***NOTICE OF SEWER MORATORIUM***

Sammamish Plateau Water has temporarily paused new sewer
connections in key areas with limited sewer capacity.


Affected sewer basins include: Northeast Plateau, Beaver Dam, Inglewood East, Tiburon, North Lake Sammamish, and Central Lake Sammamish (see map links to right).

For more information on this sewer moratorium, click here.

Sewer Moratorium - Frequently Asked Questions (PDF)

 


 


People are deciding the future of your wastewater system. Be a part of the conversation.


If you’re a customer of Sammamish Plateau Water, or a party wishing to develop within our service area, you should be aware of King County’s decision to reduce in priority the building of much-needed and long-planned improvements to the regional sewer system, and the impact that decision has on our ability to meet the needs of current and future customers.

Overview


The District contracts with the King County Wastewater Treatment Division to send our wastewater to their regional facilities for treatment and disposal.

Since the District began providing sewer service, King County has planned on the sewer flow from the Sammamish Plateau to be divided:

  • About half of the District’s wastewater would flow to the south around the south end of Lake Sammamish.
  • The other half would flow north through a future-planned northern connection known as the Sammamish Plateau Diversion.  See map 1

The District has designed its local sewer infrastructure anticipating a northern connection and for several decades has been giving King County notice that our facilities would be reaching capacity to continue to convey all sewerage to the one southerly regional connection.

The Issue. When do plans become a reality?

 

The District is outgrowing the capacity of the current sewer infrastructure. The District currently has only one connection point to the regional sewer conveyance system that is located in the southern portion of the District in the city of Issaquah. See map 2   

Since the District has only this one connection point available to the regional sewer conveyance system, we have to direct all wastewater flows from the entire service area to this one connection in the south end.

The District is relying on King County to expand its regional conveyance system to include additional sewer infrastructure to meet our growing needs and to serve our current and future customer base.


This is not a new issue.
  • For a number of years, the District has alerted the County that without the SPD, District facilities would soon reach capacity. We have now reached that point.

  • In 2013, the District advised County staff of the urgent need to construct this long-planned expansion known as the Sammamish Plateau Diversion (a.k.a. "North Diversion" or "Northern Diversion").

  • In 2016, the County advised the District that the Sammamish Plateau Diversion Project planning was underway, only to find out that in 2018, the County had removed the project from its Conveyance System Improvement Plan, citing funding limitations due to the operational failure of the County’s West Point Treatment Plant.

  • The decision to deprioritize the Sammamish Plateau Diversion was made without notice or conversations with the District.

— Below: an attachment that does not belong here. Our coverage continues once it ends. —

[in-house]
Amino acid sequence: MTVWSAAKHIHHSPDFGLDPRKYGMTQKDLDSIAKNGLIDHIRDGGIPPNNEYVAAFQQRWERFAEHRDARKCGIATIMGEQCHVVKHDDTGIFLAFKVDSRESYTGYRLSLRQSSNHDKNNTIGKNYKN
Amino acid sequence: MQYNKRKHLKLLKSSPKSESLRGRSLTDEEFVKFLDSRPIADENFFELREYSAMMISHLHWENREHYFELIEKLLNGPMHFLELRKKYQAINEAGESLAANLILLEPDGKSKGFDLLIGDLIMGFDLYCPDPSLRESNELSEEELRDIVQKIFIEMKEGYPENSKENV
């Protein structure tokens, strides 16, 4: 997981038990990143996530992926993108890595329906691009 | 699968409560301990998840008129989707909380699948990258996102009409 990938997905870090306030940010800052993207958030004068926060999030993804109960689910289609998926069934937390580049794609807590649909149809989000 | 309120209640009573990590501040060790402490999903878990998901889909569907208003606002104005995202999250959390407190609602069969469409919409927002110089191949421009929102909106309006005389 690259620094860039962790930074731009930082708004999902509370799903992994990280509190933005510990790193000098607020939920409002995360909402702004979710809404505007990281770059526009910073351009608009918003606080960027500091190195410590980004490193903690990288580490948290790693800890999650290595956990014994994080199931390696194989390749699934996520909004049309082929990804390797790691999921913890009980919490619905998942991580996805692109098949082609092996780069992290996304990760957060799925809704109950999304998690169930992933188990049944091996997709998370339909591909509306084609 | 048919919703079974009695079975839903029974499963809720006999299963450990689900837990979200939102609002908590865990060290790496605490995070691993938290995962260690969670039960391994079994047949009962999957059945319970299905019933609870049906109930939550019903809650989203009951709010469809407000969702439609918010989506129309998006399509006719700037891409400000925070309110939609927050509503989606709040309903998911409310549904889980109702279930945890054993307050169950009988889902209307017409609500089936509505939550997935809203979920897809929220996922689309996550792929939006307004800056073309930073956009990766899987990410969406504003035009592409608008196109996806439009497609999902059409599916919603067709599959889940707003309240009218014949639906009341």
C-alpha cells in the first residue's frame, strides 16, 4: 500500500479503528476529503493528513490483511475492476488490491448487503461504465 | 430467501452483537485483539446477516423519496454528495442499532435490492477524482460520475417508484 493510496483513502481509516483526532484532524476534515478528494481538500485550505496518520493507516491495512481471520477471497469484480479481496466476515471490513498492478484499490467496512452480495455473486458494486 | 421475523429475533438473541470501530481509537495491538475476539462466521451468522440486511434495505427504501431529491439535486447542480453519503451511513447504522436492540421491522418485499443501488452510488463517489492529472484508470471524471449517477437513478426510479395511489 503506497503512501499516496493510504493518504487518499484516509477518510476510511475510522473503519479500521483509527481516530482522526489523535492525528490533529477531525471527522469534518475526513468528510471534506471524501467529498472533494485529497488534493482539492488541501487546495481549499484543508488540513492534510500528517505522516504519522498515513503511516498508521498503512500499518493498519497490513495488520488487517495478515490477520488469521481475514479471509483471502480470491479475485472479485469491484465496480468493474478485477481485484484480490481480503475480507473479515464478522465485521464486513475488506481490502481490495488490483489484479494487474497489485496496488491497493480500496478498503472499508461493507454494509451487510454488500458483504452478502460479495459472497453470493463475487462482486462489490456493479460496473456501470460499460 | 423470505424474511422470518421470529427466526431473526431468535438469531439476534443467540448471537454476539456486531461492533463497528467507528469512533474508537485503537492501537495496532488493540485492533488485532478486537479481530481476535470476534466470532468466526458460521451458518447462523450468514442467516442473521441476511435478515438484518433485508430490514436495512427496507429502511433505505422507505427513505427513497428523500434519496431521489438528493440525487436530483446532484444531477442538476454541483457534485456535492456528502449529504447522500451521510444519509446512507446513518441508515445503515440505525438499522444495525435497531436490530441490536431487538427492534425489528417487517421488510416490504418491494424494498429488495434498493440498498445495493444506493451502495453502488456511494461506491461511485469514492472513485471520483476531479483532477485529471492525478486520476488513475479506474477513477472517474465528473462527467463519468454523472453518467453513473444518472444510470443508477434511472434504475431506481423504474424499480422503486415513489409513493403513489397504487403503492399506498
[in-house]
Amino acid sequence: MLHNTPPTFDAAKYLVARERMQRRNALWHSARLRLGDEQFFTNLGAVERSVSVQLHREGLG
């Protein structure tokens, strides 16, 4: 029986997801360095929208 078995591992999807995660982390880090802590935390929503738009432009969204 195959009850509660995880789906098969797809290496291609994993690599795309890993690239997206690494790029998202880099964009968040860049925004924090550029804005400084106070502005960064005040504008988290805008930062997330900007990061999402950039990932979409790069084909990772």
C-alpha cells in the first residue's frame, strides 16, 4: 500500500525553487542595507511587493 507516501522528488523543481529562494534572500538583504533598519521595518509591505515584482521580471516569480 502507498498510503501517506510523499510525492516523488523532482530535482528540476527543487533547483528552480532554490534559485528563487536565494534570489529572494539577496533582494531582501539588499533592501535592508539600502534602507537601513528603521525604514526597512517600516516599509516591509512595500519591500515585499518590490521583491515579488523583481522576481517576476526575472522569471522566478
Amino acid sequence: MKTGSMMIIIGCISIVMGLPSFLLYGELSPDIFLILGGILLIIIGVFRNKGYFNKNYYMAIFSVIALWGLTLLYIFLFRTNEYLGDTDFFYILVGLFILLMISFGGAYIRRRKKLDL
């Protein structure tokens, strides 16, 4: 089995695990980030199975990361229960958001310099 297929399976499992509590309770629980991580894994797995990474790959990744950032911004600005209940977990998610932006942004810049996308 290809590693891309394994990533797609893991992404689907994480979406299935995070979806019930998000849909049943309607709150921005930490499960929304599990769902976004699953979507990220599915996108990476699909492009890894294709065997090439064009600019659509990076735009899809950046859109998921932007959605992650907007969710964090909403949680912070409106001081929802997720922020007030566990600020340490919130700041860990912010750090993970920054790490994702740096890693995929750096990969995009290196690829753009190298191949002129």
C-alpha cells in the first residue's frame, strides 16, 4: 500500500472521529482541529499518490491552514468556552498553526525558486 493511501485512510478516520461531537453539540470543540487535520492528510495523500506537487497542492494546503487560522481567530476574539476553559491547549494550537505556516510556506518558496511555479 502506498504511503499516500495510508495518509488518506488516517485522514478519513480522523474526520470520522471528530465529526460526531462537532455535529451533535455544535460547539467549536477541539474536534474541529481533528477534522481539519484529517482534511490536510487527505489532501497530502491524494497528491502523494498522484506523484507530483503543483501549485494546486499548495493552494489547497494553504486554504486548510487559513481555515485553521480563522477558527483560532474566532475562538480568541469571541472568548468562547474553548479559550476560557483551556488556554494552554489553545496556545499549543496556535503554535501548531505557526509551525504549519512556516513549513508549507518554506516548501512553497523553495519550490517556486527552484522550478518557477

The Challenge. Regional growth mandates require regional sewer infrastructure.

 

Because the District contracts with King County for sewage treatment and disposal services, we are required to align our long-term sewage system plans with those of the County so that we can send our wastewater flows to the regional sewer conveyance system. 

The District needs a second connection in the north to meet capacity needs and to serve its current and future customer base.


This second connection is a critical component of both the County’s and our long-term planning, and is key to following our District Wastewater Comprehensive Plan.

  • To meet the needs of our growing service area, and comply with the County’s Growth Management Act, the District is required to provide water and sewer service to those areas of growth.

  • This becomes more challenging without the additional capacity of a northern connection.

What’s at Stake? Sewer system capacity, resiliency, and the environment.

 

The District is in a position of having limited capacity to add new connections to the sewer system.

If we continue to add new connections to the sewer system, it could result in overflows affecting people's homes and/or the environment.


Knowing these risks, it would be irresponsible for us to continue to add new customers. Without these much-needed regional sewer system improvements, the District has placed a moratorium on additional customer growth in affected portions of the District with limited capacity. For more information on this sewer moratorium, click here.


Limited options during an emergency 

  • An important benefit from having a second connection in the north would be the ability to route wastewater to that connection if the pipeline in the south is compromised during an emergency incident.

  • Without having pipelines allowing for sewer flows to the north, the District is also placed in a position of increased risk for lengthy service disruptions from system failures, earthquakes, or other emergencies.

  • These are the tough realities we face if the County does not authorize, fund, and build the improvements needed to meet the District’s regional sewer conveyance needs.

King County’s offer will impact ratepayers.

 

On March 22, 2021, King County Councilmember Kathy Lambert, along with King County staff, attended a regular meeting of the District’s Board of Commissioners.

During this meeting: 

  • In spite of planning coordination for decades and the County’s recognition that our local capacity constraints have been impacted by a lack of regional capital improvements, the County finally made an offer to share 50% of the costs with the District to construct improvements to the District’s local sewer system. While the offer is generous, it results in shifting of costs from the regional system to our customers due to the County’s untimely programming of needed improvements.

  • County staff denied the District’s request to transfer District local assets to County ownership even though the District meets the County’s planning criteria. This denial perpetuates the District’s lack of equitable access to the regional conveyance system and continues to shift the cost burden to our customers for services that should be regionally provided and funded.

  • The County indicated that it will be reprogramming its work on the Sammamish Plateau Diversion Project with completion anticipated in 2030, but similar to past efforts and representations, the County cannot give assurance that the work will be funded or completed.

The Board of Commissioners is currently reviewing the County’s offer but has placed priority on identifying local solutions because we need assurances that our conveyance needs will be addressed, and the best way to ensure that is to take the lead in finding solutions.